Iain Duncan Smith. A man of whom Churchill might have said “A quiet man – with a lot to be quiet about”. Poor chap. Elected leader by the Tory faithful, not because of who he was, but because of who he wasn’t, he has the impossible job of controlling a party intent on self-destruction.
If IDS tries to raise issues of social justice, the rabid right barks him down. If he tries to placate the old guard, the modernisers start muttering to the press about the need to move forward. There is no way anyone could square this particular vicious circle; the sane and insane wings of the party just can’t be reconciled.
I was listening to the poor chap on the radio tonight (Thursday 7th November). He tried to deflect questioning about his failing leadership by explaining that what people really wanted was new policies to get our public services back on their feet. He is, of course, quite right; our public services are woefully underfunded, and need huge investment. But he seems blissfully unaware that it was the Tories who brought our schools and hospitals to their knees in the first place.
The confusion at the heart of the Tory party was well illustrated by Theresa May in her conference speech. She managed to alienate the Thatcherite reactionaries by calling for inclusiveness and modernisation, at the same time rubbing the modernisers up the wrong way by attacking John Major’s government. Nonetheless, her speech was judged a triumph. In a way it was. No one could have done better.
Let’s remember that this was the conference where the Tory leader revealed plans to offer charities a major role in providing social services. He seems determined to subsidise the rich while penalising the poor. The Tories’ proposals to pay 60% of the cost of private healthcare will create a two-tier health service. This will not create the extra beds we need or improve the quality of healthcare patients receive.
The same argument applies to schools. If parents are going to be encouraged to take their children out of state schools and put them into private schools, we will simply end up with a two-tier education system, with the poorest pupils forced to go to the worst schools, while those who can afford it top up their vouchers and go off to private schools. Reward the rich, penalise the poor. That’s the message from this year’s Tory conference.
The Liberal Democrats have no ideological objection to private sector hospitals and schools – as long as they are available for everyone. Ideally, we want to see a mix of public sector, private sector and mutual service providers – funded by public money, free at the point of delivery, with the public able to choose where they go.
Public perception of the Lib Dems is slowly changing. In October, two polls showed that voters believe Charles Kennedy would make a better Prime Minister than IDS. And as the Conservatives’ ‘who would you vote for?’ rating slips, the Lib Dems’ rises. One October poll had both parties on 24%.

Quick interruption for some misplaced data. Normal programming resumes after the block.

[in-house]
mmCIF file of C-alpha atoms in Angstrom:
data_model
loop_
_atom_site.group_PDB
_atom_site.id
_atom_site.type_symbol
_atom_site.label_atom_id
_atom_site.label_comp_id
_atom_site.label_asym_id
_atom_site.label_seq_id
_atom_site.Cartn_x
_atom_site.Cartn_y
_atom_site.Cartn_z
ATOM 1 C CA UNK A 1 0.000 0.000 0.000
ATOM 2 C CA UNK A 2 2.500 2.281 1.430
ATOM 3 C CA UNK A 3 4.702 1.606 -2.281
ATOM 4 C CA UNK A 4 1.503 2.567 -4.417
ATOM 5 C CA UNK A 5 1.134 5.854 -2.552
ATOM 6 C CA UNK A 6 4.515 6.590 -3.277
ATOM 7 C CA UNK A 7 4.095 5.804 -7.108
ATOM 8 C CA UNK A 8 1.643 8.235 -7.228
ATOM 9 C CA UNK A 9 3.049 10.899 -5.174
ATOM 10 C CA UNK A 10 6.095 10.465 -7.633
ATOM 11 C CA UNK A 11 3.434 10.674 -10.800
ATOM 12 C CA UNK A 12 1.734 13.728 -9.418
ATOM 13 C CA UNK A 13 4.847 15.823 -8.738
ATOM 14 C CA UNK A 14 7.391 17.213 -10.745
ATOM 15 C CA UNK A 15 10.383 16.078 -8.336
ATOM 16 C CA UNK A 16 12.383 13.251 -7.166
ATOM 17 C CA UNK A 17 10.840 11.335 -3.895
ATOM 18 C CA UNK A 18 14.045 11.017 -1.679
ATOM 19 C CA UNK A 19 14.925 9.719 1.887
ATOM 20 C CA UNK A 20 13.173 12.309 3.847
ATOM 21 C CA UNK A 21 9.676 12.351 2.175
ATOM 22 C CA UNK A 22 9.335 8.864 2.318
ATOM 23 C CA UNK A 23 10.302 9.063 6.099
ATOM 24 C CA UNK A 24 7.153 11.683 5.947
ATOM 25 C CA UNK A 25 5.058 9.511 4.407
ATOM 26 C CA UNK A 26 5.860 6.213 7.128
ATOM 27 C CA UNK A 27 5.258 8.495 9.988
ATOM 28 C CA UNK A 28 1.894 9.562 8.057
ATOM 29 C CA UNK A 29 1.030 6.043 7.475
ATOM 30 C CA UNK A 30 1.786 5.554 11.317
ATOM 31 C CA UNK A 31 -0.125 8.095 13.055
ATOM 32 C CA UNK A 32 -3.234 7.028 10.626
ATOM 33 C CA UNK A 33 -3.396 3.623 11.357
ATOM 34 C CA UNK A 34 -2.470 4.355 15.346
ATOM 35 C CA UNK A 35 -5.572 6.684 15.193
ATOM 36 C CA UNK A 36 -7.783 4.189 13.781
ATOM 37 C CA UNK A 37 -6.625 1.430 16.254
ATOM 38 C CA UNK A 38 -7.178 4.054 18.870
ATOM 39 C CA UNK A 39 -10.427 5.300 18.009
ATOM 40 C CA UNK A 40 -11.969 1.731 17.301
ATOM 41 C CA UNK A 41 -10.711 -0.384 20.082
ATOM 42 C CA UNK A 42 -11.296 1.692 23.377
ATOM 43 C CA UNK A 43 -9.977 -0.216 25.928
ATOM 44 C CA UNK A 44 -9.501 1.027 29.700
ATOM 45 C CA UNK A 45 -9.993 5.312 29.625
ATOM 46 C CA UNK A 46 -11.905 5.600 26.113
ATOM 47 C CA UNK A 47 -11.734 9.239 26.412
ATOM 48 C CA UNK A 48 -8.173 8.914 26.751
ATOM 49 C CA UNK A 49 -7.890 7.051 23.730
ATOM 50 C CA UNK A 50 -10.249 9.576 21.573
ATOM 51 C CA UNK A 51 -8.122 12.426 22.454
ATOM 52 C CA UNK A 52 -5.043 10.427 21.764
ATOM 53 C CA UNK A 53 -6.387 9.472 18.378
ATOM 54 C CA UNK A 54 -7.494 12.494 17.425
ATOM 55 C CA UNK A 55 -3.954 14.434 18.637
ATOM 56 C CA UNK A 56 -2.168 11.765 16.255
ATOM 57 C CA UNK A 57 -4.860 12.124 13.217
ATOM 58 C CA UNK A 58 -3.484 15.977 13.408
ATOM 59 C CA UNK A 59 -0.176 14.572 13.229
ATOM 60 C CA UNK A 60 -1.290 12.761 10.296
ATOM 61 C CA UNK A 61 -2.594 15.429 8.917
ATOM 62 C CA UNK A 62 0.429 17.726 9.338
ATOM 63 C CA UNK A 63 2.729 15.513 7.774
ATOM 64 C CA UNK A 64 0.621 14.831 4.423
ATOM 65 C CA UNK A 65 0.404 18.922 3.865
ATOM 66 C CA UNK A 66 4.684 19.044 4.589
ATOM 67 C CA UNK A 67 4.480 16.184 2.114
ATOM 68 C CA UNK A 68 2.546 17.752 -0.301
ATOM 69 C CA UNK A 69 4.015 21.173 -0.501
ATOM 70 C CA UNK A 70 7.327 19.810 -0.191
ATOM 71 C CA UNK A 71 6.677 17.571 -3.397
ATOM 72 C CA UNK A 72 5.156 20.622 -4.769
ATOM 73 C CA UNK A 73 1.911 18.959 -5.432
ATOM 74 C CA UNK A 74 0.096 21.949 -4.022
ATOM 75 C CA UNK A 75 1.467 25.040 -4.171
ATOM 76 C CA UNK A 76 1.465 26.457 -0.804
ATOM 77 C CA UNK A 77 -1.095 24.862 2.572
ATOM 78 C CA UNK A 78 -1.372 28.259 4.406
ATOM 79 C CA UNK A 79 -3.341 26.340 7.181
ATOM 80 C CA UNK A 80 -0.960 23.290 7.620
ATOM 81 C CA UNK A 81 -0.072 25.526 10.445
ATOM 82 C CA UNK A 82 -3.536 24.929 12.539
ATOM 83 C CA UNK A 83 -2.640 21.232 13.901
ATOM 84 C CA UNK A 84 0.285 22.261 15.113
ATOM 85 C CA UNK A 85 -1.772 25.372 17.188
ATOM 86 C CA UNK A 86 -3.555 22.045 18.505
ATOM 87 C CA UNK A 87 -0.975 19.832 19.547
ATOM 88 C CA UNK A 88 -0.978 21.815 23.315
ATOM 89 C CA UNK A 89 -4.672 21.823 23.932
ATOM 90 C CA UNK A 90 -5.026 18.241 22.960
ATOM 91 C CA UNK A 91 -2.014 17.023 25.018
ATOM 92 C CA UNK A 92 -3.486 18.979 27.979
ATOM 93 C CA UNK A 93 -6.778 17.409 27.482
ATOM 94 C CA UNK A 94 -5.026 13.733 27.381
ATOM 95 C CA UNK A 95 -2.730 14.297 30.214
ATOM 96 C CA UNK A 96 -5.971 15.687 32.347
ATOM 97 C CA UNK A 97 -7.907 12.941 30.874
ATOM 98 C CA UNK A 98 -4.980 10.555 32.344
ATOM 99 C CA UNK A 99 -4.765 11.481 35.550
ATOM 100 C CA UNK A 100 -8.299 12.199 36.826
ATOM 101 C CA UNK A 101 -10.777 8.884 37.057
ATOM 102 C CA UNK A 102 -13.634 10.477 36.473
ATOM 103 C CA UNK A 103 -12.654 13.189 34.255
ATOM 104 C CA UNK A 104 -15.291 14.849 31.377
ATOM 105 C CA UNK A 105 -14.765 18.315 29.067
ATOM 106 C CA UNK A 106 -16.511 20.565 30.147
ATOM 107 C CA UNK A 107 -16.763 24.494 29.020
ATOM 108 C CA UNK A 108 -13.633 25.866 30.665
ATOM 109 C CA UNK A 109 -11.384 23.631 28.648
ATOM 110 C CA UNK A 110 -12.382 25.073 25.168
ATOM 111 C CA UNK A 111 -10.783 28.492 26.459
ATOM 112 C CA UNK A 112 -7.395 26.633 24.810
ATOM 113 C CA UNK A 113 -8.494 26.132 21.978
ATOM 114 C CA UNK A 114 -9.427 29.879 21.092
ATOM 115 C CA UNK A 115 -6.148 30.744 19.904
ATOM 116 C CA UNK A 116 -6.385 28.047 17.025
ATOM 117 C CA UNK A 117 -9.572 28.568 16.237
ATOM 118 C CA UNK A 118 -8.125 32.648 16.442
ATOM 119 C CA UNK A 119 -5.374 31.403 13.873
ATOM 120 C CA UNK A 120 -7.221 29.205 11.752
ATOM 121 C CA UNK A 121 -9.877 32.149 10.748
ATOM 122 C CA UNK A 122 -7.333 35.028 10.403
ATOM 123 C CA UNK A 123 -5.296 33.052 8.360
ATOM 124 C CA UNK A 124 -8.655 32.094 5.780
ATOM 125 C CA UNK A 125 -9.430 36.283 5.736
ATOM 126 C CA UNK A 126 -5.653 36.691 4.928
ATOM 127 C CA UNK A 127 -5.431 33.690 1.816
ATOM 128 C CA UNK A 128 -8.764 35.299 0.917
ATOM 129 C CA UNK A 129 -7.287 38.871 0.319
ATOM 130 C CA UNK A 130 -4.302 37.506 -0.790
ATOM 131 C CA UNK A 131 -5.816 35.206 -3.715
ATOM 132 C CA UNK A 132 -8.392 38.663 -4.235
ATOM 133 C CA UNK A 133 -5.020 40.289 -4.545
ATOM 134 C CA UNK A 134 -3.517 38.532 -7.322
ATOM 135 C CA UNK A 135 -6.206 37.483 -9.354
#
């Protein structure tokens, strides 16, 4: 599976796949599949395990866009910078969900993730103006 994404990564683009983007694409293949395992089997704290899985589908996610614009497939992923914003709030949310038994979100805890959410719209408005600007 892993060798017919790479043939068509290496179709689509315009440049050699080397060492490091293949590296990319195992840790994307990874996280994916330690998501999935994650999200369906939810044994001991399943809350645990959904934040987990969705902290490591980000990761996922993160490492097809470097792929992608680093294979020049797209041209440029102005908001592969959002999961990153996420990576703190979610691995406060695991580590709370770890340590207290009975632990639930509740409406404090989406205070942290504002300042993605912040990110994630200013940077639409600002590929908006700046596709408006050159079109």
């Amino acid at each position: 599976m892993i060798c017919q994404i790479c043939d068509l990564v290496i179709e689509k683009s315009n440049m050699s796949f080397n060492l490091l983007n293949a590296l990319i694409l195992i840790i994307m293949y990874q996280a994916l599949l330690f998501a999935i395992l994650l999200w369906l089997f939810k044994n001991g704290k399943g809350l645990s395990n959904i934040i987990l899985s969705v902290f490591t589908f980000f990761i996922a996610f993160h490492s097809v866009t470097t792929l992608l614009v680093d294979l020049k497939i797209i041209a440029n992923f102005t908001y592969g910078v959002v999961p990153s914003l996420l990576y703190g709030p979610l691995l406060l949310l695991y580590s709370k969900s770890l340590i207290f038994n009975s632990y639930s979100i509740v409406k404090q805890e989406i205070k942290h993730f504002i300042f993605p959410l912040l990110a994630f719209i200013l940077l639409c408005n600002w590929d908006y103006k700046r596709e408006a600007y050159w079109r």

The same polls provide evidence that the Lib Dems more in tune with voters – and more trusted to take the right decisions than either Labour or the Conservatives.
Charles Kennedy has pointed out that there is no law which says the Tories have to recover. Liberals know this from their own history, of course; for hundreds of years power switched from Whigs (forerunners of the Liberals) to Tories and back, much as it does now between Labour and Tory. But there was no Labour party then. The last Liberal Prime Minister was Lloyd George, who led the party as Prime Minister from 1916 to 1922
Of course you would expect us Lib Dems to be talking up our prospects – but we are not alone this time. Steven Norris has warned of the possibility of our pushing the Tories into third place at the next election. The traditionally loyal Daily Telegraph described last Tuesday (5th November) as “the most desperate day in the history of the Conservative Party”. In a mock epitaph for the Tories, it predicted Duncan Smith’s resignation within a “few weeks”, followed by the party splitting in two.
In The Times, Peter Riddell said IDS’s message was that of a weak, not a strong leader. Even the ultra-loyalist Daily Mail has dubbed the Tories the “hari-kari party”, warning that if they did not shape up they risked becoming the third party in British politics. The Guardian reports that this view is shared by “senior Tories, including peers are seriously speculating that they will come third behind the Liberal Democrats at the next election.”
There’s no credible or responsible opposition coming from the Conservatives on public services. And none either on the key international question of the moment – Iraq. Even on Europe – the issue which has obsessed them so long – they are silent. Yet there’s a huge unease in every corner of the country about the Labour Government’s actions on all these issues. There’s more need than ever before for responsible clear alternative policies which will chime with the hopes and concerns of the majority of the population. It is the role of the Liberal Democrats to provide that role for the months and years ahead.
When the Prime Minister is standing shoulder to shoulder with the President of the United States, and the leader of the opposition is standing shoulder to shoulder with the Prime Minister, where do you turn if you have the vaguest of doubts about the wisdom of a military escapade in Iraq?
When Labour-backed PFI schemes are capsizing on a regular basis, and the Tories are saying “That’s one of our ideas, that is!” where do you turn?
When Labour can’t bring themselves to voice their support for Europe, and the Tories daren’t voice their opposition, where do you turn?
The party who have a voice on these issues, and who are increasingly speaking for the people of Britain, are the Liberal Democrats.